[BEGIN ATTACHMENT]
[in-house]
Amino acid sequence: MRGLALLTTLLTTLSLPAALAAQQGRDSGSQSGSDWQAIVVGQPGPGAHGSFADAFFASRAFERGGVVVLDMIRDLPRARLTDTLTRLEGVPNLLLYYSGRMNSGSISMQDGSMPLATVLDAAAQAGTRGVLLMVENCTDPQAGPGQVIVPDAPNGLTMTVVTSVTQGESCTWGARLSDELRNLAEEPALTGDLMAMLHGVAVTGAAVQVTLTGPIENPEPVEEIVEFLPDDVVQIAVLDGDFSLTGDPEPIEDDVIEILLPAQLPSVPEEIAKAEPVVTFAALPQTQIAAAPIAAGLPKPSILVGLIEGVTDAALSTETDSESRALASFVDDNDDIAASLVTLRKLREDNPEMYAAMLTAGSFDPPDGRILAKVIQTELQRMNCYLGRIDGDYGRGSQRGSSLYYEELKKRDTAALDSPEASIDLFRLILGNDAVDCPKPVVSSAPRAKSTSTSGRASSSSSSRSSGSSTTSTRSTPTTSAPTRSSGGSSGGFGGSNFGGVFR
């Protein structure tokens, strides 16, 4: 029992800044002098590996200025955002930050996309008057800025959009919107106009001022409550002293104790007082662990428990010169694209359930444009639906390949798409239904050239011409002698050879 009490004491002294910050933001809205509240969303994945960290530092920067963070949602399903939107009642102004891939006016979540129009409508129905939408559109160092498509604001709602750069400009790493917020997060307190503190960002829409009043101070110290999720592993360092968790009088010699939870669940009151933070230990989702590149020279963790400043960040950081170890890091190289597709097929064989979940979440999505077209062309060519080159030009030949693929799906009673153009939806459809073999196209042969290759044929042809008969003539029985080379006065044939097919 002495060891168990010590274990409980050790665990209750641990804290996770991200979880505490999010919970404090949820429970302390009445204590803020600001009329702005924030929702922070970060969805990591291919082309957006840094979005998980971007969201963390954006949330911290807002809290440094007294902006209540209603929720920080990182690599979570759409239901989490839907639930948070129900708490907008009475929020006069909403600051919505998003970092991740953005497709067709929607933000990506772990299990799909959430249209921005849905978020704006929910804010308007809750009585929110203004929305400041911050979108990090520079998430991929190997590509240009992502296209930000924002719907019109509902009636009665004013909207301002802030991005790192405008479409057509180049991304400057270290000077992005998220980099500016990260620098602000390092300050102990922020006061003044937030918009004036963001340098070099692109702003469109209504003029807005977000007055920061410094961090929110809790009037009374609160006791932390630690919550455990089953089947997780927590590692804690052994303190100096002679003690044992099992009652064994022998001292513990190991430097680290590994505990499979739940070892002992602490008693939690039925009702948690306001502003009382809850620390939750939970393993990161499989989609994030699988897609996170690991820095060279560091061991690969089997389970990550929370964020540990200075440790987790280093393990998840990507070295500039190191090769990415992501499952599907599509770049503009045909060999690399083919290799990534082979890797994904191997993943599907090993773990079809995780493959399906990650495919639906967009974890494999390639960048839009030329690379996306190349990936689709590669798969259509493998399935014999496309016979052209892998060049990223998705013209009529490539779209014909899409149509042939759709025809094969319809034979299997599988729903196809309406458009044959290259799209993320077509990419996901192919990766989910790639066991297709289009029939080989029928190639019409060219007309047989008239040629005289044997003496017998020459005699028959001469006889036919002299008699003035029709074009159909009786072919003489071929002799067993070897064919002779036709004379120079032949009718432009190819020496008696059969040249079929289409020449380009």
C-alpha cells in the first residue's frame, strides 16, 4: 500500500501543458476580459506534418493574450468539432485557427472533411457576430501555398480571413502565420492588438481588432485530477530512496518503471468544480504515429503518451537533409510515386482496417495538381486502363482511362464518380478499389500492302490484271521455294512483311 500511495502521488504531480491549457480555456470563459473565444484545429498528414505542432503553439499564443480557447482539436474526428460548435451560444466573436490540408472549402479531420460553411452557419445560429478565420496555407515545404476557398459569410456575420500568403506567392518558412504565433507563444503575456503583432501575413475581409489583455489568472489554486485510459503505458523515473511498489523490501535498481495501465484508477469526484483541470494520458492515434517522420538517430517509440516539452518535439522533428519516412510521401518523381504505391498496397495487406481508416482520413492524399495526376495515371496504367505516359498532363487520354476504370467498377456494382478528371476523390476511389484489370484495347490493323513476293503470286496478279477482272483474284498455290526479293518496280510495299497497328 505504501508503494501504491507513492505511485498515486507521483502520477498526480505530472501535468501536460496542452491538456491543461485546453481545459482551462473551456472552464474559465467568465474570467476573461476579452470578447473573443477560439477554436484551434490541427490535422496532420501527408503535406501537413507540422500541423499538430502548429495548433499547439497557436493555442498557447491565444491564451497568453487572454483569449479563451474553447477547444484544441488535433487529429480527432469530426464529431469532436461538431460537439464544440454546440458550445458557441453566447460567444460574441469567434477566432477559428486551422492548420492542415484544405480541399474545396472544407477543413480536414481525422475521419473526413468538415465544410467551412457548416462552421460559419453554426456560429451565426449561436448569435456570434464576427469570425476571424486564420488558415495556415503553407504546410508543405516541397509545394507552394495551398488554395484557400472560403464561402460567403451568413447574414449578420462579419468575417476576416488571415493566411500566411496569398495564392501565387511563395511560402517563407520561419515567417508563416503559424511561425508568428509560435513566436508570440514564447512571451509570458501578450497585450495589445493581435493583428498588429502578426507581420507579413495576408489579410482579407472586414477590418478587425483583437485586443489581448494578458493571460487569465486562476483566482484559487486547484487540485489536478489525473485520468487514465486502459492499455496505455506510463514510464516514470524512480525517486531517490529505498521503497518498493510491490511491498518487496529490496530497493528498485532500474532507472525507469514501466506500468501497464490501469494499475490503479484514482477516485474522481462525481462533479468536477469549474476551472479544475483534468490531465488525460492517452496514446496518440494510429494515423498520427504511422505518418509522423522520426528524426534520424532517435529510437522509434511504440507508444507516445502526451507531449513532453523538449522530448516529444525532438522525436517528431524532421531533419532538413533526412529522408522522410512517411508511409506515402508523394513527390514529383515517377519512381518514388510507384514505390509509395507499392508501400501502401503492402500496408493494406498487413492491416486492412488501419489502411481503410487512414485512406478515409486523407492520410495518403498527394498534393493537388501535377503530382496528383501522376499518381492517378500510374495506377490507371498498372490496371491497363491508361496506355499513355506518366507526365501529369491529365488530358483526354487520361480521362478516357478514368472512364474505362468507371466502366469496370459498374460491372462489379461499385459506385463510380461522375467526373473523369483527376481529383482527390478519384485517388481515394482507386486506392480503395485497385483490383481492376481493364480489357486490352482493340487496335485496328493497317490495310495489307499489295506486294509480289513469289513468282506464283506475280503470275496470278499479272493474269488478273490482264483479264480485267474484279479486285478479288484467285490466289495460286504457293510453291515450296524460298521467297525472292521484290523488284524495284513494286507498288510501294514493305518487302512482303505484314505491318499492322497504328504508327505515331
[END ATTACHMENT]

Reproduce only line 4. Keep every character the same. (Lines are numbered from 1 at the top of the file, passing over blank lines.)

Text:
C-alpha cells in the first residue's frame, strides 16, 4: 500500500501543458476580459506534418493574450468539432485557427472533411457576430501555398480571413502565420492588438481588432485530477530512496518503471468544480504515429503518451537533409510515386482496417495538381486502363482511362464518380478499389500492302490484271521455294512483311 500511495502521488504531480491549457480555456470563459473565444484545429498528414505542432503553439499564443480557447482539436474526428460548435451560444466573436490540408472549402479531420460553411452557419445560429478565420496555407515545404476557398459569410456575420500568403506567392518558412504565433507563444503575456503583432501575413475581409489583455489568472489554486485510459503505458523515473511498489523490501535498481495501465484508477469526484483541470494520458492515434517522420538517430517509440516539452518535439522533428519516412510521401518523381504505391498496397495487406481508416482520413492524399495526376495515371496504367505516359498532363487520354476504370467498377456494382478528371476523390476511389484489370484495347490493323513476293503470286496478279477482272483474284498455290526479293518496280510495299497497328 505504501508503494501504491507513492505511485498515486507521483502520477498526480505530472501535468501536460496542452491538456491543461485546453481545459482551462473551456472552464474559465467568465474570467476573461476579452470578447473573443477560439477554436484551434490541427490535422496532420501527408503535406501537413507540422500541423499538430502548429495548433499547439497557436493555442498557447491565444491564451497568453487572454483569449479563451474553447477547444484544441488535433487529429480527432469530426464529431469532436461538431460537439464544440454546440458550445458557441453566447460567444460574441469567434477566432477559428486551422492548420492542415484544405480541399474545396472544407477543413480536414481525422475521419473526413468538415465544410467551412457548416462552421460559419453554426456560429451565426449561436448569435456570434464576427469570425476571424486564420488558415495556415503553407504546410508543405516541397509545394507552394495551398488554395484557400472560403464561402460567403451568413447574414449578420462579419468575417476576416488571415493566411500566411496569398495564392501565387511563395511560402517563407520561419515567417508563416503559424511561425508568428509560435513566436508570440514564447512571451509570458501578450497585450495589445493581435493583428498588429502578426507581420507579413495576408489579410482579407472586414477590418478587425483583437485586443489581448494578458493571460487569465486562476483566482484559487486547484487540485489536478489525473485520468487514465486502459492499455496505455506510463514510464516514470524512480525517486531517490529505498521503497518498493510491490511491498518487496529490496530497493528498485532500474532507472525507469514501466506500468501497464490501469494499475490503479484514482477516485474522481462525481462533479468536477469549474476551472479544475483534468490531465488525460492517452496514446496518440494510429494515423498520427504511422505518418509522423522520426528524426534520424532517435529510437522509434511504440507508444507516445502526451507531449513532453523538449522530448516529444525532438522525436517528431524532421531533419532538413533526412529522408522522410512517411508511409506515402508523394513527390514529383515517377519512381518514388510507384514505390509509395507499392508501400501502401503492402500496408493494406498487413492491416486492412488501419489502411481503410487512414485512406478515409486523407492520410495518403498527394498534393493537388501535377503530382496528383501522376499518381492517378500510374495506377490507371498498372490496371491497363491508361496506355499513355506518366507526365501529369491529365488530358483526354487520361480521362478516357478514368472512364474505362468507371466502366469496370459498374460491372462489379461499385459506385463510380461522375467526373473523369483527376481529383482527390478519384485517388481515394482507386486506392480503395485497385483490383481492376481493364480489357486490352482493340487496335485496328493497317490495310495489307499489295506486294509480289513469289513468282506464283506475280503470275496470278499479272493474269488478273490482264483479264480485267474484279479486285478479288484467285490466289495460286504457293510453291515450296524460298521467297525472292521484290523488284524495284513494286507498288510501294514493305518487302512482303505484314505491318499492322497504328504508327505515331